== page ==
Nature's experiment in perturbing a gene and the clinical outcome that you see in a human and indeed when you put those two together, there's been over a decade's worth of work at this point in understanding what's called genome-wide association between genetic variants and clinical outcome, which gives us the starting point for understanding which genes might actually have a relevant clinical outcome if perturbed in a human. So, the problem is that there are literally hundreds of these for most diseases, so Alzheimer's, which is a complex trade, has hundreds of variants, Type two diabetes, almost pretty much every psychiatric ailment.


And it's very challenging to look at those hundreds of genes and say which of those is actually going to be a meaningful intervention in a human. And when you think about the fact that any drug program that you initiate cost you two point five billion dollars, that's a very high stakes experiment. So how does one leverage the other type of data to really refine this? And so, what we're looking at is bringing together that other revolution to understand which of those interventions actually might have a phenotype in human clinical outcome.


And so to give you an understanding of how that might work, I'm going to use this illustration. It's a very beautiful example, but there are hundreds of others that I could have used. This is a case study of a region in chromosome 16 that is called 16 P11 to which, for whatever reason, is subject to numerous copies, no alterations, and different people. Now, wild type is normal, but there is a good fraction of the population in which that region is deleted and another fraction where it's duplicated.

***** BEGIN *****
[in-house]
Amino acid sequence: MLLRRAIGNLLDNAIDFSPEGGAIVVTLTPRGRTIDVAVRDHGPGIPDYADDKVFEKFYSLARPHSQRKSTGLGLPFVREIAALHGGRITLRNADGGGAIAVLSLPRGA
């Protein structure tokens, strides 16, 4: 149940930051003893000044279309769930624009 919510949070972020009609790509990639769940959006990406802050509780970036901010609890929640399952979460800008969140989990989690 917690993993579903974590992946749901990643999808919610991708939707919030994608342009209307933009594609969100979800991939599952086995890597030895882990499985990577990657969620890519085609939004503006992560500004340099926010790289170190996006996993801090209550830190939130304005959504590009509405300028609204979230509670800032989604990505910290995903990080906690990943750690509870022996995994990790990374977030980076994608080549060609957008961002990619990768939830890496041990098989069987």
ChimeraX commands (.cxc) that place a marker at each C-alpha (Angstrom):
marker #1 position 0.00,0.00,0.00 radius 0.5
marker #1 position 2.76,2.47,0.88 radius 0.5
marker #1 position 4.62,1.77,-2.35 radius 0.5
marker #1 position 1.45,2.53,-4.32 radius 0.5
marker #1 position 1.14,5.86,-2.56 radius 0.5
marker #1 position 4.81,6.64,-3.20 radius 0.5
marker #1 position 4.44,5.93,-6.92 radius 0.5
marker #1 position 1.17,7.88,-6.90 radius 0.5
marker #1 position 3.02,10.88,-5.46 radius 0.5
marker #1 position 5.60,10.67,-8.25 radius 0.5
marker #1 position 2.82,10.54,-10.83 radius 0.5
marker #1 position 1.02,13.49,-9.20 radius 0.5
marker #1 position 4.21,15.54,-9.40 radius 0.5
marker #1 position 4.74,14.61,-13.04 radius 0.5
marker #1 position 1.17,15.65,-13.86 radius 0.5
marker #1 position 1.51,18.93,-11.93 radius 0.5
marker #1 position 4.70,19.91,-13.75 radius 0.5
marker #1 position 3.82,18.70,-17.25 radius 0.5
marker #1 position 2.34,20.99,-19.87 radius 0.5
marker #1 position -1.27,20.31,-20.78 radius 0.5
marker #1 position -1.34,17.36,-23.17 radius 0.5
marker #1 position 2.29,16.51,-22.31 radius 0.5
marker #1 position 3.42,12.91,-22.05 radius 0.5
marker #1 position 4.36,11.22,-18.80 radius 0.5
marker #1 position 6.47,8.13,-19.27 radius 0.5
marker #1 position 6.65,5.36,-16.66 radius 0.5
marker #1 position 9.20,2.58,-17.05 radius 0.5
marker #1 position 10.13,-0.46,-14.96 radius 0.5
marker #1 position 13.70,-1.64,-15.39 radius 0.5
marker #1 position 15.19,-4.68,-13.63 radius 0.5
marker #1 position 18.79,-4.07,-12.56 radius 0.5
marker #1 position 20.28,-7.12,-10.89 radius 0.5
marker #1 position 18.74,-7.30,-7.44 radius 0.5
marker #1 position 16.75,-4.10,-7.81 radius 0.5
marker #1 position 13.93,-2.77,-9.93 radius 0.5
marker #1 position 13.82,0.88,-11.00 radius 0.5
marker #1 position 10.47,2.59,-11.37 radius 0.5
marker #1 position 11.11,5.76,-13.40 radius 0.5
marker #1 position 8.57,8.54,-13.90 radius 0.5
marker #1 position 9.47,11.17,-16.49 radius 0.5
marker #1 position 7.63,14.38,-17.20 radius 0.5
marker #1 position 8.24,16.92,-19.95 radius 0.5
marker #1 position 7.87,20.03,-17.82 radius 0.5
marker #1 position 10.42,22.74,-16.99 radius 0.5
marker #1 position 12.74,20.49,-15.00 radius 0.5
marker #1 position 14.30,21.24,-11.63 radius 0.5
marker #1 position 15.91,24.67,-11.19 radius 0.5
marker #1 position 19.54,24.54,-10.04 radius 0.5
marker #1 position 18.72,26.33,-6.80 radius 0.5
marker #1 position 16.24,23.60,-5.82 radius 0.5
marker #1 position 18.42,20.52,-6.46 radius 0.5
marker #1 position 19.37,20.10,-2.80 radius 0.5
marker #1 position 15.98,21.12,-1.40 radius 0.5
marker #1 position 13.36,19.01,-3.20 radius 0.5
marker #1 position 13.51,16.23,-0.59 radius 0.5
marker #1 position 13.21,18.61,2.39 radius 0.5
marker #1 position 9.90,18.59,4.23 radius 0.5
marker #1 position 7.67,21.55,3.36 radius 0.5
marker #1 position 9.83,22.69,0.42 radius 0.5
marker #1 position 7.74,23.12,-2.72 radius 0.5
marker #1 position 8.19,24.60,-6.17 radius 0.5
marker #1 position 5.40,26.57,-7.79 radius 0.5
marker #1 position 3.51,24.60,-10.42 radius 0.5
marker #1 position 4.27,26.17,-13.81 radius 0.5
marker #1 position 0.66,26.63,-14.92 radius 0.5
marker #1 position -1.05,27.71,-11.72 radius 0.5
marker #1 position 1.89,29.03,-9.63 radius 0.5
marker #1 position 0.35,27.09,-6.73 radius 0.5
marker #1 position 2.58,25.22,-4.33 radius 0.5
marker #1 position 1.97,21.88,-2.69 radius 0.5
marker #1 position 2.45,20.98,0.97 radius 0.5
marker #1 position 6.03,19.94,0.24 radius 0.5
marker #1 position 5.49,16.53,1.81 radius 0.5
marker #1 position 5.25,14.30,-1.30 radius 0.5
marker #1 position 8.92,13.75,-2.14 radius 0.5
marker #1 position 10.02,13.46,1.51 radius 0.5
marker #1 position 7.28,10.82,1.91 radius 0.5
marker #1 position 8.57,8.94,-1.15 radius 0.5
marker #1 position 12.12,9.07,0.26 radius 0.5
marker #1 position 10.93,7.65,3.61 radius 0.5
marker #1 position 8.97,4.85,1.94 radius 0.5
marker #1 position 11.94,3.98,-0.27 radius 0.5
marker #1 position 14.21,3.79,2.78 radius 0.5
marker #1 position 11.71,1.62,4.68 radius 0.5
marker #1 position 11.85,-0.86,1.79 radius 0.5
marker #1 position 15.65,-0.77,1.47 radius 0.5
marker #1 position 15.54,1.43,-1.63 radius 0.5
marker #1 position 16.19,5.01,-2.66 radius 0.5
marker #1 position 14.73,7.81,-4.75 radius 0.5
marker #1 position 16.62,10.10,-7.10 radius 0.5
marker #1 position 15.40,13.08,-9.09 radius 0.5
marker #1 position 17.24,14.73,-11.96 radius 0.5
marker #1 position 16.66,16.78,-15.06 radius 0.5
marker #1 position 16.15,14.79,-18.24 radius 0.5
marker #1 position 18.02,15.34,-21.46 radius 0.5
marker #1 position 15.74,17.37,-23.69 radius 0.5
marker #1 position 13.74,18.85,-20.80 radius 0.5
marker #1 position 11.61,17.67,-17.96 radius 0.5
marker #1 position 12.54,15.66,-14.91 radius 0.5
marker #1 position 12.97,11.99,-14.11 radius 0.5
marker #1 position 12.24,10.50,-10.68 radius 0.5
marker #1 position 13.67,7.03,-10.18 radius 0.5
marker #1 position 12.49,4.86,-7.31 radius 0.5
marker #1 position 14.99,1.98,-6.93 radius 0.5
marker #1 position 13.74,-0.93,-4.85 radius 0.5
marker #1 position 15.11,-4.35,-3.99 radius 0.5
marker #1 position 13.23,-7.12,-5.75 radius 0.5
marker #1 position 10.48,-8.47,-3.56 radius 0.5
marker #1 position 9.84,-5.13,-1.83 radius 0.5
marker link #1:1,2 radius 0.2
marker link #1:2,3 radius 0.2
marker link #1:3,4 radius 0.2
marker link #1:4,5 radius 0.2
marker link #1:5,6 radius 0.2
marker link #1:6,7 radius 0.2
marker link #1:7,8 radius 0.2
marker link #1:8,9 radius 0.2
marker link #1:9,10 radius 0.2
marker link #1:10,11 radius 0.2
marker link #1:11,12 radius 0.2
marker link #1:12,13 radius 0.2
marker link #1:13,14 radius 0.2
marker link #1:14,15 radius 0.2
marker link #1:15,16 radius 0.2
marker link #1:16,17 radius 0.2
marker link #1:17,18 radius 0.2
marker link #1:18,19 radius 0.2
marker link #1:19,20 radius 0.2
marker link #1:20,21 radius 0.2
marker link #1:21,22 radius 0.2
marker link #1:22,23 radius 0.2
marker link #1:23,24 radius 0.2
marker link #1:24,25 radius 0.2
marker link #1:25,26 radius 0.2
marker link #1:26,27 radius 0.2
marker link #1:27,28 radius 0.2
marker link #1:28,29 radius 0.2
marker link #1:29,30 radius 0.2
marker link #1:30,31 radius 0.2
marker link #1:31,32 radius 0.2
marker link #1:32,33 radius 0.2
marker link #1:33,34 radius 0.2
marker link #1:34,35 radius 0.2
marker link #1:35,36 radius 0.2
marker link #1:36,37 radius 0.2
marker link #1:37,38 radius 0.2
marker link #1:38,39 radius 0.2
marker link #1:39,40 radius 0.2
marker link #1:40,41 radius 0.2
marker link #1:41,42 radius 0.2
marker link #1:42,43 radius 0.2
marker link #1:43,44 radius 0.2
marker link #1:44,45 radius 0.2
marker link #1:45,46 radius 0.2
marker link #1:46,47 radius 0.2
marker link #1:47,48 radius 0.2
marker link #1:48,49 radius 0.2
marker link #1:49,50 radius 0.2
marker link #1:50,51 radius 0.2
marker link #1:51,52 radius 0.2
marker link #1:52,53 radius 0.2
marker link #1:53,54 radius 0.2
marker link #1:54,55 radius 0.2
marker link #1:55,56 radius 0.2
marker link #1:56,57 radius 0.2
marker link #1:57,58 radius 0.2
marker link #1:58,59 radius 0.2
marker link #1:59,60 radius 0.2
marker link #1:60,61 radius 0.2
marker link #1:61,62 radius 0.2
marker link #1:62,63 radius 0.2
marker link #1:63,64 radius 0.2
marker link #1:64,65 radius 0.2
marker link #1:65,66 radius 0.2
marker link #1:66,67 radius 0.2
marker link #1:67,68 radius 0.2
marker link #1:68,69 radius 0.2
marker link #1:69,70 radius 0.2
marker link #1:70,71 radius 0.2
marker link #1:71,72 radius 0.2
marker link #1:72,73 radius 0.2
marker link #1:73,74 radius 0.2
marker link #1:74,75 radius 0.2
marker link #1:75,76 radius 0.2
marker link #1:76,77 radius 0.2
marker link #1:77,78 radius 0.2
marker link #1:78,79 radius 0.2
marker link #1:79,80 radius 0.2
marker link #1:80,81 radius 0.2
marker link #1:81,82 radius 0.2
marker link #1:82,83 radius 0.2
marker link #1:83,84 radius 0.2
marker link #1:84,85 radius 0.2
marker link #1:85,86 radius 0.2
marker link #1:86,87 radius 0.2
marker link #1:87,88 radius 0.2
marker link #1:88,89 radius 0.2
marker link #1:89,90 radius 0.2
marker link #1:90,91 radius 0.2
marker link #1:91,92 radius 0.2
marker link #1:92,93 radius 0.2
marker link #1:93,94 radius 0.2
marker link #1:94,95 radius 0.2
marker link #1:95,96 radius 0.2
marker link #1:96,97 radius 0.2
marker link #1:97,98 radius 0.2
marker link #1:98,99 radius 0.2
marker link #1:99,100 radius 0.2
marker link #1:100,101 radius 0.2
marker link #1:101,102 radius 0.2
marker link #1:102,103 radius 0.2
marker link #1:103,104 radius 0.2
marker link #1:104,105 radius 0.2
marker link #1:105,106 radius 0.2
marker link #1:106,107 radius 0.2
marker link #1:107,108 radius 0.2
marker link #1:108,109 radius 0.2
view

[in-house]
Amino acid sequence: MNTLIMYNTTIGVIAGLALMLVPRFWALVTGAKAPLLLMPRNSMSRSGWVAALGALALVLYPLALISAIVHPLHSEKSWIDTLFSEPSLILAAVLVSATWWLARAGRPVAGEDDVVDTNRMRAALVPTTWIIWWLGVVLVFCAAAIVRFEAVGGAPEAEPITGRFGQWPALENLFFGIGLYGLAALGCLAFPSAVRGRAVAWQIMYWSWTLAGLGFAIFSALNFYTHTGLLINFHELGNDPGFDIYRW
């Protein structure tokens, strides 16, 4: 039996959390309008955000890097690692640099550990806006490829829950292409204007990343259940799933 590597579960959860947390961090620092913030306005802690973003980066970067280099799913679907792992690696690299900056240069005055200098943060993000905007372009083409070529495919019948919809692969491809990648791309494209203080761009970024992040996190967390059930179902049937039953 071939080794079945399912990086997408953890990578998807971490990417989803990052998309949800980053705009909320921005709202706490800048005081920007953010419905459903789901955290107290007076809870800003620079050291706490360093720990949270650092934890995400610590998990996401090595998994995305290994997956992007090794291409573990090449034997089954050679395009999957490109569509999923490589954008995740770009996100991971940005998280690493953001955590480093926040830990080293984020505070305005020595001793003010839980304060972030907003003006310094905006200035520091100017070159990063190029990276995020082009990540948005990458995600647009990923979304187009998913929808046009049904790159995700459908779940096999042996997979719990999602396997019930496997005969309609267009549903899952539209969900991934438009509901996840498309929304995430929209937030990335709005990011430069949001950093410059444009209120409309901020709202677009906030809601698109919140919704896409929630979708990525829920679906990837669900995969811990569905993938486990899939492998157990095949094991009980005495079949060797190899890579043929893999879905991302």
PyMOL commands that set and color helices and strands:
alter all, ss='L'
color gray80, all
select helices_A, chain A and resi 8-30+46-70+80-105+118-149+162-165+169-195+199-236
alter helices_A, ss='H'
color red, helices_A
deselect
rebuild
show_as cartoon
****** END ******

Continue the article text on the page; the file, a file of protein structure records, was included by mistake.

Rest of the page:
And the patients in which it's deleted have a seventy-five percent penetrance for autism. And those are which is duplicated, had a 40 percent penetrance for schizophrenia. And these are both very high numbers. Now there are 25 genes in the region, and we don't know we still don't know which of those actually or maybe more than one has these phenotypic effects. But what we can do is and what was done in a group at UCSF a little around three years ago is to take it is to take these what's called pluripotent stem cells from wild type controls and from deletion and duplication patients differentiate them into neurons and look at them under a microscope using high content fluorescent imaging.